Date of Award

January 2023

Document Type

Open Access Thesis

Degree Name

Master of Public Health (MPH)


School of Public Health

First Advisor

Elsio Wunder


Leptospirosis is an infectious zoonotic disease responsible for about 1 million cases annually. Issues in early diagnosis is a major contributor towards poor health outcomes. Current tests for diagnosis, such as whole-cell ELISA-based diagnostics or the microscopic agglutination test (MAT), importantly lack sensitivity during acute-phase disease. Therefore, creating an ELISA-based diagnostic, which is generally cheaper and easier to perform than the MAT, using highly-conserved targets, that has high sensitivity towards acute-phase disease, would be desirable. This study first attempted to optimize protocols for diagnosis, and next applied the optimized protocol against epitopes derived from hamsters vaccinated with a multi-recombinant protein construct. Cutoffs were created by testing against 50 negative sera samples and then adjusted. These cutoffs would then be used when testing against acute- and convalescent-sera, which would determine individual sensitivities. Vaccine-derived epitopes were also paired with specific recombinant proteins using rabbit polyclonal sera against individual proteins. Two vaccine epitopes were identified as strong candidates, both of which also demonstrated comparable or stronger sensitivity during acute-phase disease compared to the MAT, though both also lacked specificity and convalescent phase sensitivity. No epitopes were able to be definitively paired with vaccine recombinant proteins. Overall, this study provided insights regarding the potential for an epitope-based diagnostic assay for leptospirosis, paving the way to further studies that can offer a highly specific and sensitive ELISA-based diagnostic.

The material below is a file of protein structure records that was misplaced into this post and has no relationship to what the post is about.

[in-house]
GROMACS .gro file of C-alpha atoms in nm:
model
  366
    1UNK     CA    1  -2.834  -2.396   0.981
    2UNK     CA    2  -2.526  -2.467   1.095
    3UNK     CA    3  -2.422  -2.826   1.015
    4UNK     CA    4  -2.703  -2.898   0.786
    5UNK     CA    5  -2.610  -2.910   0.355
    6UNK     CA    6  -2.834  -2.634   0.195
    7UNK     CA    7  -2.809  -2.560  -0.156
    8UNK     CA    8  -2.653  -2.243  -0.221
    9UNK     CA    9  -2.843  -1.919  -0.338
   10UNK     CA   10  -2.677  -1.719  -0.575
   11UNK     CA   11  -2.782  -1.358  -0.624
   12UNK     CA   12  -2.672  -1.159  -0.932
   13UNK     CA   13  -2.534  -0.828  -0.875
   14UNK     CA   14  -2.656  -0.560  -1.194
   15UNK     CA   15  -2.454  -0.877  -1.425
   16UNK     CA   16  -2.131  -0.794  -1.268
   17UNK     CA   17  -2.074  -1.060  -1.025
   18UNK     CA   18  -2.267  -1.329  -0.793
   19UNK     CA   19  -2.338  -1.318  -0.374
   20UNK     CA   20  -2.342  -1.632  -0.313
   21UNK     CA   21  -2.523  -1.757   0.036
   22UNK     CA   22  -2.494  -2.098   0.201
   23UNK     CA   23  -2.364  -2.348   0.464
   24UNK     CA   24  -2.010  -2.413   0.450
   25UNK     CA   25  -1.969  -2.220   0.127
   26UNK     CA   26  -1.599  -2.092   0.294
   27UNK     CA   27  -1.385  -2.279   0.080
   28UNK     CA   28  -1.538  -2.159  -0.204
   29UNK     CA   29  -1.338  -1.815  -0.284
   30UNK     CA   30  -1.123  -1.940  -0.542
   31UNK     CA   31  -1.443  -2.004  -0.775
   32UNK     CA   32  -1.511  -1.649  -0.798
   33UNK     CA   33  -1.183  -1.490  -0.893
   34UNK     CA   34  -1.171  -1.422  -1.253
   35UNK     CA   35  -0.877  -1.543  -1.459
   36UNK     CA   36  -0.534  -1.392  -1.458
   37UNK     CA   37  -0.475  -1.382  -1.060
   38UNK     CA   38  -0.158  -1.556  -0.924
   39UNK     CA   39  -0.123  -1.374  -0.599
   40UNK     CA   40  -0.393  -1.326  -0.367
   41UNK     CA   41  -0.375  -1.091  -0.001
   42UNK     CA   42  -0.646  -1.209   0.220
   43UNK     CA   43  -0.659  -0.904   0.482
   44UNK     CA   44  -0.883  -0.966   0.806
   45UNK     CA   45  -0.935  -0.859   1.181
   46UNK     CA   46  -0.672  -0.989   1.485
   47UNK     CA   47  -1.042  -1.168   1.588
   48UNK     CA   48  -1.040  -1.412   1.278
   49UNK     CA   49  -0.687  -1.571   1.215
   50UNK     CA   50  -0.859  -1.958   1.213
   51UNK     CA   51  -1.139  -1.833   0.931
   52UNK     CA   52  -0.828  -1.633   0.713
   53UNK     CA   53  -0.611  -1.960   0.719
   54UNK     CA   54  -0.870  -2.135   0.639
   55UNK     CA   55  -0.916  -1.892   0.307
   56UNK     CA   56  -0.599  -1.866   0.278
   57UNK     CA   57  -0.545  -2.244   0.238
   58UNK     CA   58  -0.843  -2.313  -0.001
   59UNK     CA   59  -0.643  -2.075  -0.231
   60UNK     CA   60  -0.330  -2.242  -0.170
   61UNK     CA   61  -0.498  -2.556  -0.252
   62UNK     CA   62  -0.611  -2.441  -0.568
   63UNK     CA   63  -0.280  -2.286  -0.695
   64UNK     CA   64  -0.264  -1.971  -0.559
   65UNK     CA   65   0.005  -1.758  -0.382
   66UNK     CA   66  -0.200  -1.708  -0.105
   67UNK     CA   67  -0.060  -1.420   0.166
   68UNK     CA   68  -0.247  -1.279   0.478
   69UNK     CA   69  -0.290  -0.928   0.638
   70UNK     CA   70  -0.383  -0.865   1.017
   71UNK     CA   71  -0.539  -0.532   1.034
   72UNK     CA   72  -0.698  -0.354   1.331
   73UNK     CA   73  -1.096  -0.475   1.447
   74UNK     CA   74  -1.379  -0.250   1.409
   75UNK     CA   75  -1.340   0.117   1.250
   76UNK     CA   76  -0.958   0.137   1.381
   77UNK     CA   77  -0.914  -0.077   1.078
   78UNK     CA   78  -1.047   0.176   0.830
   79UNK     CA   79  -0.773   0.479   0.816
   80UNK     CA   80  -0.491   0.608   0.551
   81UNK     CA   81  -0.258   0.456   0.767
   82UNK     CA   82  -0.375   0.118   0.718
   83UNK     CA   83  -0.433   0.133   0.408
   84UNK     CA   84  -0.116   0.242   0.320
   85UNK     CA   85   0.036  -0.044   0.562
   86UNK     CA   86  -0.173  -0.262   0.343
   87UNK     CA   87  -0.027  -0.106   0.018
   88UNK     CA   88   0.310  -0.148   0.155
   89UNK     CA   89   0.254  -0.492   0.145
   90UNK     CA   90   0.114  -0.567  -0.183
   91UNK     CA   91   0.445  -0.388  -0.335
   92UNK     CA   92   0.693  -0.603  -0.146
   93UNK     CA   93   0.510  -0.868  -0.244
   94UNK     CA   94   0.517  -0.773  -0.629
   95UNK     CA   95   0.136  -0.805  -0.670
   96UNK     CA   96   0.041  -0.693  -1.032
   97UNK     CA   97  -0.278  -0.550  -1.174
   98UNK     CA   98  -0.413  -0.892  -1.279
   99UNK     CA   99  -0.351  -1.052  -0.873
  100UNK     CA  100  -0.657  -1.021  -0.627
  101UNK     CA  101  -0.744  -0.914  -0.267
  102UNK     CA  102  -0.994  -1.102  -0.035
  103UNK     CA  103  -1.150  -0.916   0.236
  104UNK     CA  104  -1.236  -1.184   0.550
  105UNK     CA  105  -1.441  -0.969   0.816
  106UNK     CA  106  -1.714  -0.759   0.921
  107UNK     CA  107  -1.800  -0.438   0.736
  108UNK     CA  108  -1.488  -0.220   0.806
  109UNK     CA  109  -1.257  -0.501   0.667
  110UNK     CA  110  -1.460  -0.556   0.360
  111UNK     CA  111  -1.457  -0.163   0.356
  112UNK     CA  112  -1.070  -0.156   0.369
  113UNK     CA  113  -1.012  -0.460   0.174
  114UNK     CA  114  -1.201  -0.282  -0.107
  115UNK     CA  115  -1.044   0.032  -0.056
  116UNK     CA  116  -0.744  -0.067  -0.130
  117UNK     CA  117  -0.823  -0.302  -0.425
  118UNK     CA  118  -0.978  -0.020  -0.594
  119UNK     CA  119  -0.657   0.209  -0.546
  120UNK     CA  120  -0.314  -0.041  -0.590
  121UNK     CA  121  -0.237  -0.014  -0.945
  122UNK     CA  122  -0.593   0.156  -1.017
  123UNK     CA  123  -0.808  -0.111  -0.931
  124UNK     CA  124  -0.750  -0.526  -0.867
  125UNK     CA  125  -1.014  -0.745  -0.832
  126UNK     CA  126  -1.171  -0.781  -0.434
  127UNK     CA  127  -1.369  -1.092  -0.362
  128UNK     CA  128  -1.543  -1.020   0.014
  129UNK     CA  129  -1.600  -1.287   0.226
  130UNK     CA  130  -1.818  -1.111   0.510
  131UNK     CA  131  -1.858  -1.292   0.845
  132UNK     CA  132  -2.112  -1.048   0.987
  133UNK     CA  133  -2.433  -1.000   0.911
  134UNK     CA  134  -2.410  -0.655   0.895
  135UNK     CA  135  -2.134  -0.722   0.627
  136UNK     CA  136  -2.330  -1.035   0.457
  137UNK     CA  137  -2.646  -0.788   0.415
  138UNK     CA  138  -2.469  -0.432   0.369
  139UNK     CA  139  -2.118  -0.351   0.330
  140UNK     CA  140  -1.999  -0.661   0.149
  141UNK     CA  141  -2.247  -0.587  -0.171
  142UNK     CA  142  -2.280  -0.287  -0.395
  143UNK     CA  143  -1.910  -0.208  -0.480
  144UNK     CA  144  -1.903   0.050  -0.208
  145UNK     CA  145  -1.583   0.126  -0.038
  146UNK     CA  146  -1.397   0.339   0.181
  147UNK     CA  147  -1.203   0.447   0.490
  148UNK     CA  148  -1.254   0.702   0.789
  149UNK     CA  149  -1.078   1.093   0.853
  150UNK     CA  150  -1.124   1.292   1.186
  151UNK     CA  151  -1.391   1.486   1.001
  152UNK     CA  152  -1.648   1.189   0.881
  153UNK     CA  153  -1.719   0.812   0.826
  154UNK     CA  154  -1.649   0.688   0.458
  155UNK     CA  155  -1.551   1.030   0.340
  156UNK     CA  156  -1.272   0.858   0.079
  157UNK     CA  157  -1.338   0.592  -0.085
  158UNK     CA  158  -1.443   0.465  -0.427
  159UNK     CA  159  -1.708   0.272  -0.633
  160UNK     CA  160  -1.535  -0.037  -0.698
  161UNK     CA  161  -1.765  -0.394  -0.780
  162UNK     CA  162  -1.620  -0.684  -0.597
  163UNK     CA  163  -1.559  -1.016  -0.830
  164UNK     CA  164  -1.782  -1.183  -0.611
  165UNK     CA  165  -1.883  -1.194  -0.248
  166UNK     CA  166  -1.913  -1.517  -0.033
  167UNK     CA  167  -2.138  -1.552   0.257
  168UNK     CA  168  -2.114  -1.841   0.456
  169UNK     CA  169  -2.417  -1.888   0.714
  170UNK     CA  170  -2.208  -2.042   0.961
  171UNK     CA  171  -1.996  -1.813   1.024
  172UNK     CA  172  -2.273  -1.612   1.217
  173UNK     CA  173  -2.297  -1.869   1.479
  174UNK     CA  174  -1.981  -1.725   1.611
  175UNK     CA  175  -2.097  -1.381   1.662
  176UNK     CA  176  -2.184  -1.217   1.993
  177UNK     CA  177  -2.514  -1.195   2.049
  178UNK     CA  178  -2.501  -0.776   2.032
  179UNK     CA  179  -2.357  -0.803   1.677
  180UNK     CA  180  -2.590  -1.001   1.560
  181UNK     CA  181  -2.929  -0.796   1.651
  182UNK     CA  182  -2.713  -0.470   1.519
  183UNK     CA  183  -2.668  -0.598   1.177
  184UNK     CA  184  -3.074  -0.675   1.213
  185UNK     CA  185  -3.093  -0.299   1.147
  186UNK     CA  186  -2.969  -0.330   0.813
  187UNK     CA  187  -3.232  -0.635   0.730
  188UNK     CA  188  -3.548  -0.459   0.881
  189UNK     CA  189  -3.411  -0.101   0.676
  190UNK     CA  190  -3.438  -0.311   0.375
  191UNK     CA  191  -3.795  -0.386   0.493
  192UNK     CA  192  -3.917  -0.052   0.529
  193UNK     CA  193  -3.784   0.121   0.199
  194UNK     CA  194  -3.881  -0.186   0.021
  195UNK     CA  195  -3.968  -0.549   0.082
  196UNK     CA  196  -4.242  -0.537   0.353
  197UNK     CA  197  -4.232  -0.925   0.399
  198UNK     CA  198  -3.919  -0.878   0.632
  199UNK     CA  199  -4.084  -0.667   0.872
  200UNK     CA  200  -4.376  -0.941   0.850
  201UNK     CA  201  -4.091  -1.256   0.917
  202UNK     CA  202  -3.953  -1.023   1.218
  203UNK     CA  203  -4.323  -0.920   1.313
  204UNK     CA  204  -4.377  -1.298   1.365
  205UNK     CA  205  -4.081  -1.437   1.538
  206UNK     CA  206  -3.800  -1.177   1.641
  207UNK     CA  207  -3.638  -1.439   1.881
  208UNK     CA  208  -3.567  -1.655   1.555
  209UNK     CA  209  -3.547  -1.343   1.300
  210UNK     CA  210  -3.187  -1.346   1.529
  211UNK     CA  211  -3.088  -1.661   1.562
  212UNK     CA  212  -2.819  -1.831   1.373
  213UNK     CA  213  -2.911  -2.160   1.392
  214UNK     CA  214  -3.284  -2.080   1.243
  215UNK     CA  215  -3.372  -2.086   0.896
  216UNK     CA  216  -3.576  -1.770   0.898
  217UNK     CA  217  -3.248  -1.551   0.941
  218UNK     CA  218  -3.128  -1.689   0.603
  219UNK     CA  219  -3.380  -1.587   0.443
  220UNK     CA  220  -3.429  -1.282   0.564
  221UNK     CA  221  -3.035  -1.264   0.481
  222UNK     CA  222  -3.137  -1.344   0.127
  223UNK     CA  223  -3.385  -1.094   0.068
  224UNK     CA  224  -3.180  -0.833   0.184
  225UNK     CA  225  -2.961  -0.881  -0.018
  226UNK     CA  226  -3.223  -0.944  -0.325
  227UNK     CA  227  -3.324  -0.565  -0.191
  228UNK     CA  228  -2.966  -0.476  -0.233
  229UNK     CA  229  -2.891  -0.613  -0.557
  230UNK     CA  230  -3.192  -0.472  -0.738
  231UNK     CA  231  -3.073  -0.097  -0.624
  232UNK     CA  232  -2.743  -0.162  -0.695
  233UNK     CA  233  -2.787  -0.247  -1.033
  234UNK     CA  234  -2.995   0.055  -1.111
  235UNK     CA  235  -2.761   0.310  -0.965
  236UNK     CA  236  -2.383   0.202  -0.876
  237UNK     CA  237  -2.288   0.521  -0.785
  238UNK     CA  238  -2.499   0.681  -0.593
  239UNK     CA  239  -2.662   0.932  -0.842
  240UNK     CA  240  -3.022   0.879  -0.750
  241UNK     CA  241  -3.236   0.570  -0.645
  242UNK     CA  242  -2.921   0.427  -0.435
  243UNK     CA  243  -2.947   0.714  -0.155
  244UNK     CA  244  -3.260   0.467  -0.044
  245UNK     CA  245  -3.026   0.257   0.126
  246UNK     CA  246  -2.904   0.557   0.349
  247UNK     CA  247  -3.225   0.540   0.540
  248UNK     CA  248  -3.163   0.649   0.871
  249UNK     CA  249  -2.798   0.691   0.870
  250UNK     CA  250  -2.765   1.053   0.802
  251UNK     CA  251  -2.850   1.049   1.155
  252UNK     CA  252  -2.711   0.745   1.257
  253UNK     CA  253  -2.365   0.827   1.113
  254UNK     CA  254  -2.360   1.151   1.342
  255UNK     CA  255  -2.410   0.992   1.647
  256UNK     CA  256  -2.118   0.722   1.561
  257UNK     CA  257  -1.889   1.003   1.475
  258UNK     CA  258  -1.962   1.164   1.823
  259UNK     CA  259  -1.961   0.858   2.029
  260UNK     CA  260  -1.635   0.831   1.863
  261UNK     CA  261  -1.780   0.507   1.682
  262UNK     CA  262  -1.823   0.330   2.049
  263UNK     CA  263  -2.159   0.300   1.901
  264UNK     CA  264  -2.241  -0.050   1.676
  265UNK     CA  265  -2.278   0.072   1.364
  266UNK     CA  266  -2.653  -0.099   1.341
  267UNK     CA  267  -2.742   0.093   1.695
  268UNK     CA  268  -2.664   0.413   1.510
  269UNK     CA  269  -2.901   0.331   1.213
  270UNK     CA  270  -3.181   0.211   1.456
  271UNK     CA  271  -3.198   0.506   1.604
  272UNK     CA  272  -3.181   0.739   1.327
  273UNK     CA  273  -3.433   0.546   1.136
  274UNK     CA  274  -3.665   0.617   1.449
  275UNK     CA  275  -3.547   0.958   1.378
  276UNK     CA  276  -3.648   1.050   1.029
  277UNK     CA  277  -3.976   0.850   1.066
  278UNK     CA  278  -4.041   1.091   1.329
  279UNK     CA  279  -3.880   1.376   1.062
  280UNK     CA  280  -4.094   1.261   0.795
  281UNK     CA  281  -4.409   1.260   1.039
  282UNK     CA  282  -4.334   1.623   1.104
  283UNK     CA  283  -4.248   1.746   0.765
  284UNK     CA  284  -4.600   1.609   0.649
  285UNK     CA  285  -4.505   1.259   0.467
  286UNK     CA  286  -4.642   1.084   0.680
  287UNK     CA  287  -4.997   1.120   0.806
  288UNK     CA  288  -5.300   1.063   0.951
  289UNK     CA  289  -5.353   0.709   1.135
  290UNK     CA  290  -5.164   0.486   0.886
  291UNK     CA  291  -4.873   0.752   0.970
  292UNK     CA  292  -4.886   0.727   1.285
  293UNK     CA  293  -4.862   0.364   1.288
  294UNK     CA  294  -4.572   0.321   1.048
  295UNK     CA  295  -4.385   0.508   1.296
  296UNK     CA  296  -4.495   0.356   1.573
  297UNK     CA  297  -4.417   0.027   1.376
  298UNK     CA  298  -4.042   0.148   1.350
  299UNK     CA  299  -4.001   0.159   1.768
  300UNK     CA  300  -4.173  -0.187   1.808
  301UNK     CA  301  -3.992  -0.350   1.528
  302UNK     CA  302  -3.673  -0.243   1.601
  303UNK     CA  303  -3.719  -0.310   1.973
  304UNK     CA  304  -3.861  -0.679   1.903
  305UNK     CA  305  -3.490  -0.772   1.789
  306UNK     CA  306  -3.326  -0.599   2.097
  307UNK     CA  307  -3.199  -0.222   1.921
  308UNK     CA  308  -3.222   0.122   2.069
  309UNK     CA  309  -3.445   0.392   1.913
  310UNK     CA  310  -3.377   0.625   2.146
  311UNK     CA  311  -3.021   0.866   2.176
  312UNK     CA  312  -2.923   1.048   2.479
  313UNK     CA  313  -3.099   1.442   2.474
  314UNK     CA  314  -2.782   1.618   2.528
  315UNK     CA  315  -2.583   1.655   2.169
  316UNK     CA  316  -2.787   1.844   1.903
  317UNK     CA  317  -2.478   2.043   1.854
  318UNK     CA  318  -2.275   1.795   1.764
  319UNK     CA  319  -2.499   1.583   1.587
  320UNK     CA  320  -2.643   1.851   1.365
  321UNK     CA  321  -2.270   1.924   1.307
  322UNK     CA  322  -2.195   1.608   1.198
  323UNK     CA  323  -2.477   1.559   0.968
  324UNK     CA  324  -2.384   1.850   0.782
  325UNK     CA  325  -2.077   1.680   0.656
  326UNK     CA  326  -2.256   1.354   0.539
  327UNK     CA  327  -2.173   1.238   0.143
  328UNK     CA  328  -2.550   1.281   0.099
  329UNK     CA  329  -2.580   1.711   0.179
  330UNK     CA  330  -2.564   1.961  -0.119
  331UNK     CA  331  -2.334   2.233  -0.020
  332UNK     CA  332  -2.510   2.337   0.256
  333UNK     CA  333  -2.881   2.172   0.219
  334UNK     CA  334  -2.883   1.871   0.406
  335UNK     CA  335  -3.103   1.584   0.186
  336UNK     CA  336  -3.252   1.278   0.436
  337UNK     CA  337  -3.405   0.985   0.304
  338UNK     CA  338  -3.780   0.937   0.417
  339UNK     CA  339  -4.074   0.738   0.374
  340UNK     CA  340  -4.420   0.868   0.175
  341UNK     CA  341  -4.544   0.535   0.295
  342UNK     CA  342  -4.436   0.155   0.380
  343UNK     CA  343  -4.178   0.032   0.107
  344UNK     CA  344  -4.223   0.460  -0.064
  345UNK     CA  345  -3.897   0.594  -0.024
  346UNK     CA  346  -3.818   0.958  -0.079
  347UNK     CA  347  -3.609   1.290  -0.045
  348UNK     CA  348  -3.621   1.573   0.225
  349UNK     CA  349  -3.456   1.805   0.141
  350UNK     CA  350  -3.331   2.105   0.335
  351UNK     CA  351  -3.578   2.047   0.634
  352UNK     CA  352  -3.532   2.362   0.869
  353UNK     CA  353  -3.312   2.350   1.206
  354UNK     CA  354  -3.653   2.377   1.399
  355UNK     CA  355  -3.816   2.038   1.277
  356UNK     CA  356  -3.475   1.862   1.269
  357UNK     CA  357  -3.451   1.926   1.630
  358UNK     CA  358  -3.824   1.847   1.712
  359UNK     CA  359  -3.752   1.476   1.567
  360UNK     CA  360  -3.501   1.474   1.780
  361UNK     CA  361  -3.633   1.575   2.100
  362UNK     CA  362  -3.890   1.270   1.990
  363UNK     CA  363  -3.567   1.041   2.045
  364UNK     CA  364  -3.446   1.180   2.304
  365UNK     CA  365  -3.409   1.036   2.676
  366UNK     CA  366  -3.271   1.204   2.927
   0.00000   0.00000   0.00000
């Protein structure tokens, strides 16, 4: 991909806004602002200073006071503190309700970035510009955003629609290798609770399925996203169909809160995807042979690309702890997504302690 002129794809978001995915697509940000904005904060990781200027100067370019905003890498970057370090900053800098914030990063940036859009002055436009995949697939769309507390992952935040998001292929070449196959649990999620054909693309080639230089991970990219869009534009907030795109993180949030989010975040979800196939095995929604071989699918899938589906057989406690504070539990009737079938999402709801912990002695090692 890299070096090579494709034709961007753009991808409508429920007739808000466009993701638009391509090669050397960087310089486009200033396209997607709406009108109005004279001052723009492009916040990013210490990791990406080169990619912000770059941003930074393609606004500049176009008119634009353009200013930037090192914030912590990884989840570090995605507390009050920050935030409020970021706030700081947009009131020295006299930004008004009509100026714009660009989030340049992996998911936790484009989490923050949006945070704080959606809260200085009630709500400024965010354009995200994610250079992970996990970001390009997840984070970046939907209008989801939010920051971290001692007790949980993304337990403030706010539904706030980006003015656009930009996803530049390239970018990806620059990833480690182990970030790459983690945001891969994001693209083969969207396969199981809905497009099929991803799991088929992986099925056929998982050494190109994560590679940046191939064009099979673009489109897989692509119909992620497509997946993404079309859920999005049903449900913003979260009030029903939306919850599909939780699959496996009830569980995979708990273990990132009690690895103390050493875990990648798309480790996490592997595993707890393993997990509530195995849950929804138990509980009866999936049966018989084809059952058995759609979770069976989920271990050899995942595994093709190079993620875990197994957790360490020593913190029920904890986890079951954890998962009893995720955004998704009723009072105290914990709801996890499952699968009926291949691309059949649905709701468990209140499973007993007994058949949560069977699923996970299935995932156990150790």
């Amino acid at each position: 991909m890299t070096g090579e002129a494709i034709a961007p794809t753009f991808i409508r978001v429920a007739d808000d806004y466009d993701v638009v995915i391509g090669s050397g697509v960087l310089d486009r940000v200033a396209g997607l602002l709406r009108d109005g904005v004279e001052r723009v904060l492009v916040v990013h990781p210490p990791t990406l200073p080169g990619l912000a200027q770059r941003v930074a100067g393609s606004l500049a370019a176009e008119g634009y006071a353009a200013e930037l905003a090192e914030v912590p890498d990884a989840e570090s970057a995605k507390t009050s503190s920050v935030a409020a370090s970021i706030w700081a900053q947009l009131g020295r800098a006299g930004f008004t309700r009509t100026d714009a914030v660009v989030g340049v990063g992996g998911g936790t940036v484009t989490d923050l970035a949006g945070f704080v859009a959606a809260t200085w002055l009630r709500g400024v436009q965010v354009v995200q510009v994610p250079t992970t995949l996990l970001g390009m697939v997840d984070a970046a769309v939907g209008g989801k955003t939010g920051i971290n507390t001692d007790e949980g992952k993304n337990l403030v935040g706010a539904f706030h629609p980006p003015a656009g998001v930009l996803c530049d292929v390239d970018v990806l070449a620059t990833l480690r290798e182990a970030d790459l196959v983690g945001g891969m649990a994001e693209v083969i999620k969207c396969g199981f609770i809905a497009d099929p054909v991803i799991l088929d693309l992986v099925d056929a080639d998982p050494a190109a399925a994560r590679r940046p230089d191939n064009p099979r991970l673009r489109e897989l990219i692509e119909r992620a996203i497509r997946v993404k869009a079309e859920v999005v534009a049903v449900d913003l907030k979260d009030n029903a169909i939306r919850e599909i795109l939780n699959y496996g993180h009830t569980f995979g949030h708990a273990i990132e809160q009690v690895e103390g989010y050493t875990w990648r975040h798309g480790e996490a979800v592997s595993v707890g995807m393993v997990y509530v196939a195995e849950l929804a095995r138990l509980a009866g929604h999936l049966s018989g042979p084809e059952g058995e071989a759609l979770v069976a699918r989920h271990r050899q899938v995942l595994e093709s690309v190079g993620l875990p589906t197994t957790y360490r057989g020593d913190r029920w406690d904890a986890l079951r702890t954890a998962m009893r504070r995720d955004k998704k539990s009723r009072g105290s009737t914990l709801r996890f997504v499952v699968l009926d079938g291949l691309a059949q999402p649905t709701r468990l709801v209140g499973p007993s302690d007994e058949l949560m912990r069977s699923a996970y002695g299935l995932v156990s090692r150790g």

This is an Open Access Thesis.

Open Access

This Article is Open Access